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## Homework Statement

In the chemical reaction problem, assume that the reaction is C + C --> Product, and the chemical reaction rate is [itex]r=kc^{2}[/itex], where k is the reaction constant. What is the dimension of k? Define dimensionless variables and reformulate the problem in dimensionless form. Solve the dimensionless problem to determine the concentration.

## Homework Equations

We are assuming temperature is not relevant.

The mathematical model given by the initial value of the problem is as follows.

[itex]\frac{dc}{dt} = \frac{q}{V}(c_{i}-c)-k^{2}c , t>0 [/itex]

In this problem, c is the concentration, t is time, q is the inflow rate (mass/time), V is the volume, and k is the reaction constant.

## The Attempt at a Solution

First, I equalized the dimensions on both sides to get that [itex]k=\frac{V}{MT}[/itex] . This part seems simple as the dimensions work now.

However, I am being asked to dimensionalize the problem. Finding a dimensionless concentration is easy, [itex]C=\frac{c}{c_{i}}[/itex]. I am trying to find a dimensionless time. I have gotten as far as [itex]\tau=\LARGE{\frac{t}{\frac{1}{c_{0}k}}}[/itex], since [itex]c_{0} * k[/itex] has units of [itex]c_{0}=\frac{M}{V}[/itex], and [itex]k=\frac{V}{MT}[/itex] This much is easy. However I look in the solution manual. It is telling me that the dimensionless time [itex]\tau=\LARGE{\frac{t}{\frac{V}{Q}}}[/itex]. When I work out the units, I get [itex]t[/itex] on the top, but the bottom is [itex]\LARGE{\frac{V}{Q}=\frac{V}{\frac{M}{T}}=T\frac{M}{V}}[/itex]. But [itex]\frac{M}{V}[/itex] is not dimensionless, so [itex]\tau=\frac{M}{V}[/itex]. Can anyone figure this out? Seems beyond obvious and ridiculously simple of a problem, is my solution manual blatantly wrong or am I just completely clueless?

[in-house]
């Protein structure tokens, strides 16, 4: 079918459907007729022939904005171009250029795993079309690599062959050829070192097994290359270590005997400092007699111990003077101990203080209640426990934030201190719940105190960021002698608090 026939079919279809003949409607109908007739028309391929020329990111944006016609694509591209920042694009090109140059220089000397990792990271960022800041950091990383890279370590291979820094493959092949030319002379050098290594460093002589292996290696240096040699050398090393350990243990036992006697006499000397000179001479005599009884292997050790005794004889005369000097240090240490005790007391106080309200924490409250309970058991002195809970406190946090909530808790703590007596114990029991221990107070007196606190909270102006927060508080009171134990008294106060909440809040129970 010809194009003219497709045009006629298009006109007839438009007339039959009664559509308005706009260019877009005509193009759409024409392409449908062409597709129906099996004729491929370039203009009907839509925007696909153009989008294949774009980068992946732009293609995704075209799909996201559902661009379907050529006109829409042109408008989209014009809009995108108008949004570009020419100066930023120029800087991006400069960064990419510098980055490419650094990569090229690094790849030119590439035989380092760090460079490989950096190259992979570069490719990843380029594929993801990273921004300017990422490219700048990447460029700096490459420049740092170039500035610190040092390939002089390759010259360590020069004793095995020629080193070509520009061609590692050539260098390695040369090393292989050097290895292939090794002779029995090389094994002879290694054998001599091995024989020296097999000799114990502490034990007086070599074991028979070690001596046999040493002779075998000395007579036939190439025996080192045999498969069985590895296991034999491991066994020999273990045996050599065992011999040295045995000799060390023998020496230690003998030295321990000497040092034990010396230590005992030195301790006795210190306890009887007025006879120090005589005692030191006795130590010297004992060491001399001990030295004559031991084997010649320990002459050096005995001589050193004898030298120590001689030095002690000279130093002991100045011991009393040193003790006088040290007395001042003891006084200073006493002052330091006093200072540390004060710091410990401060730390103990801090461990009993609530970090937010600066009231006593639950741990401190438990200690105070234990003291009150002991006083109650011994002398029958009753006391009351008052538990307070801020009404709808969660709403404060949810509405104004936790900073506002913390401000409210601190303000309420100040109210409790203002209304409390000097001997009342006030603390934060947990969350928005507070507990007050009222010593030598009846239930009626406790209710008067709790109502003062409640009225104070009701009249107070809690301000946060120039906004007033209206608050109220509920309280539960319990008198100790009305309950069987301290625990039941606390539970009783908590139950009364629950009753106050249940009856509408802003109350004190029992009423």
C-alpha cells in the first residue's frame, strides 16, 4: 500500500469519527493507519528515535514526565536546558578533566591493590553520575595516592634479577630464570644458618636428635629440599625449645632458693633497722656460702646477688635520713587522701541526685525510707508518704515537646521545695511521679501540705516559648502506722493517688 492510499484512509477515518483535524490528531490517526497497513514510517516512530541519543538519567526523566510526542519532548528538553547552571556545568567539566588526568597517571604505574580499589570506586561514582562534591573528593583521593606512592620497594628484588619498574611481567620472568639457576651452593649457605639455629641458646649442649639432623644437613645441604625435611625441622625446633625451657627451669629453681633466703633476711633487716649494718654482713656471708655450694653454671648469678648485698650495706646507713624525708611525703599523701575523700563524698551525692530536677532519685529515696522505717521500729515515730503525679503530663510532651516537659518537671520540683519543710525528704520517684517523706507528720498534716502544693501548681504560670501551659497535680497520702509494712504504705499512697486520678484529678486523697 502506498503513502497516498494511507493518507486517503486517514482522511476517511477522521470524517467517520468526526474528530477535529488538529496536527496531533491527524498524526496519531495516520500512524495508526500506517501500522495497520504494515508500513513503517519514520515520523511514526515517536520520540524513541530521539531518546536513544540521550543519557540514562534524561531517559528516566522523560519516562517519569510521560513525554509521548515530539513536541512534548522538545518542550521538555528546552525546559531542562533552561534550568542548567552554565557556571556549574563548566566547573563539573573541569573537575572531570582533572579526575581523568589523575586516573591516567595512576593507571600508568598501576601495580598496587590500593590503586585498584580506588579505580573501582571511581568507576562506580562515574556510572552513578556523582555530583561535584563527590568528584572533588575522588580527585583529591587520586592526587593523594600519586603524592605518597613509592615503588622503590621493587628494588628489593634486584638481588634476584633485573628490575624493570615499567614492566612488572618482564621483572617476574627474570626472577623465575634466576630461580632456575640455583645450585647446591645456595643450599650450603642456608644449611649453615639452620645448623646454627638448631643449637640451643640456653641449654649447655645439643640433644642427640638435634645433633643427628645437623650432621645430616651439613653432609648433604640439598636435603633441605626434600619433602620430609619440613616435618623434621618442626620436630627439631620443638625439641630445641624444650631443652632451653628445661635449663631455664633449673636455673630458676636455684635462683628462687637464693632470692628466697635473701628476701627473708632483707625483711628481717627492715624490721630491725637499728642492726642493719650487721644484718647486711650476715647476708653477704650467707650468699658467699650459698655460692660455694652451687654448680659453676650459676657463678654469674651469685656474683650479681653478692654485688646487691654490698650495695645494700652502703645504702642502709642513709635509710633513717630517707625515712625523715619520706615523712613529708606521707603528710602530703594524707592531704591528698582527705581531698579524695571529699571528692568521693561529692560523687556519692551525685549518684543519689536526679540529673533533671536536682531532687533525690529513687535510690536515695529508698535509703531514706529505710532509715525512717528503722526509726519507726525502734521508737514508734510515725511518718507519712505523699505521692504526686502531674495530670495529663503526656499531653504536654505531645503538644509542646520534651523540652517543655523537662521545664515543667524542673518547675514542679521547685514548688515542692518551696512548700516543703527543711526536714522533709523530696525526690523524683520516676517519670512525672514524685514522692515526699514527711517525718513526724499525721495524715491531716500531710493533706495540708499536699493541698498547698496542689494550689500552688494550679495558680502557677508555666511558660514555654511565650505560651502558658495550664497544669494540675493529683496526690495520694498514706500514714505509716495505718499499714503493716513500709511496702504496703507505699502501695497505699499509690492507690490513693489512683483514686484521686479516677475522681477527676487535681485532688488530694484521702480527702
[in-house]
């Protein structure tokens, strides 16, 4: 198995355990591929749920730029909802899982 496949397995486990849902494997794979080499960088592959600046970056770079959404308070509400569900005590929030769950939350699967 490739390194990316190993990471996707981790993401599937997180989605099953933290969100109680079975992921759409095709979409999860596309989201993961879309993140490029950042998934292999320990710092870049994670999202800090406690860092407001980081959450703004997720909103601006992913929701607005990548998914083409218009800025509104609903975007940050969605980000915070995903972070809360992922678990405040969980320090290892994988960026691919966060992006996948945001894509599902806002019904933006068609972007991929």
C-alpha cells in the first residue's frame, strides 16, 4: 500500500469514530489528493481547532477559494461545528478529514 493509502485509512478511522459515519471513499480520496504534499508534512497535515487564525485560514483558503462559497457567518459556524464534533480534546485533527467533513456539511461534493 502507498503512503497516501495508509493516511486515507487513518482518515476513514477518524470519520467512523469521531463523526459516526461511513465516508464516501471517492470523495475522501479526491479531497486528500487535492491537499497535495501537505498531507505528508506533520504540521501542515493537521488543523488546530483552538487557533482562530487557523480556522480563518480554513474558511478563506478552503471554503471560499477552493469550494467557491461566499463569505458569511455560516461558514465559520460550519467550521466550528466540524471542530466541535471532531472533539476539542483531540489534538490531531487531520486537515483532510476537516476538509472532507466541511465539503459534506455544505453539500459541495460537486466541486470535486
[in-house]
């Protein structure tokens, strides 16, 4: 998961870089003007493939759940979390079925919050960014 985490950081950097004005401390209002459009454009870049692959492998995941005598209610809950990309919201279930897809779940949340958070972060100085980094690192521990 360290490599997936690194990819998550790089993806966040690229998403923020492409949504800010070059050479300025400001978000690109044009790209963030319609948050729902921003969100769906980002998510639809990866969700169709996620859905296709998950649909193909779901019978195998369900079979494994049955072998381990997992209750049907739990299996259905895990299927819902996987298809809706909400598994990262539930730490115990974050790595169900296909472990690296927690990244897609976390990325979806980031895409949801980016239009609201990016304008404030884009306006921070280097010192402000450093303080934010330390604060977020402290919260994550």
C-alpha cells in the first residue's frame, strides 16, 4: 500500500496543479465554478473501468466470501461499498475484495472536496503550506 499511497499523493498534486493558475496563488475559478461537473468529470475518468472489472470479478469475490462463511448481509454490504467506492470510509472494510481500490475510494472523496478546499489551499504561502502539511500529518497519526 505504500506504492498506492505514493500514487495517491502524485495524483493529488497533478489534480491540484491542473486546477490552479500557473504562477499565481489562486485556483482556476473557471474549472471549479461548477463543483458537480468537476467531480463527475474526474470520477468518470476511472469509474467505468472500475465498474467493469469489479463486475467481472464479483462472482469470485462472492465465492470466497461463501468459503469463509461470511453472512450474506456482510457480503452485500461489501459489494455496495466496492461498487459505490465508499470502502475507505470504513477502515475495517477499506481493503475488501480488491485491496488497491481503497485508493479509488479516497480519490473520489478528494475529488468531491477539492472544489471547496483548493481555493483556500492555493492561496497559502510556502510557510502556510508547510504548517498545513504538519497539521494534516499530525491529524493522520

Thank you!!